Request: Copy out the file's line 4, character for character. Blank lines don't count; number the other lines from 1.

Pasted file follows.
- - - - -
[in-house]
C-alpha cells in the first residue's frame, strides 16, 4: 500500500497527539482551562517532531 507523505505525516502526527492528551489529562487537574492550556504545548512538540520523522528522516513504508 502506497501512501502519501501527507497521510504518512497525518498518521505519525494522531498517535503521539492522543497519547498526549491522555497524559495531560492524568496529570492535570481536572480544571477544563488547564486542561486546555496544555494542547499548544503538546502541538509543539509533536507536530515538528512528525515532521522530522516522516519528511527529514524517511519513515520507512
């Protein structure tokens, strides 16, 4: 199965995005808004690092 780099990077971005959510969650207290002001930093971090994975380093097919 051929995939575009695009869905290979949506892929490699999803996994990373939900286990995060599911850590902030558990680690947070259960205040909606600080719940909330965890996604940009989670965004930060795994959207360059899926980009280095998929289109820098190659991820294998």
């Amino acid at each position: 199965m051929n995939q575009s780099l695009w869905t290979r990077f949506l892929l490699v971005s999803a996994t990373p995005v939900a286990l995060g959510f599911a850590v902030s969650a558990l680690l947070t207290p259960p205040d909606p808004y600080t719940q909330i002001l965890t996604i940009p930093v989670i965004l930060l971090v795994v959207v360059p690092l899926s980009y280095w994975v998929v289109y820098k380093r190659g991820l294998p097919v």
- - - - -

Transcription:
């Amino acid at each position: 199965m051929n995939q575009s780099l695009w869905t290979r990077f949506l892929l490699v971005s999803a996994t990373p995005v939900a286990l995060g959510f599911a850590v902030s969650a558990l680690l947070t207290p259960p205040d909606p808004y600080t719940q909330i002001l965890t996604i940009p930093v989670i965004l930060l971090v795994v959207v360059p690092l899926s980009y280095w994975v998929v289109y820098k380093r190659g991820l294998p097919v």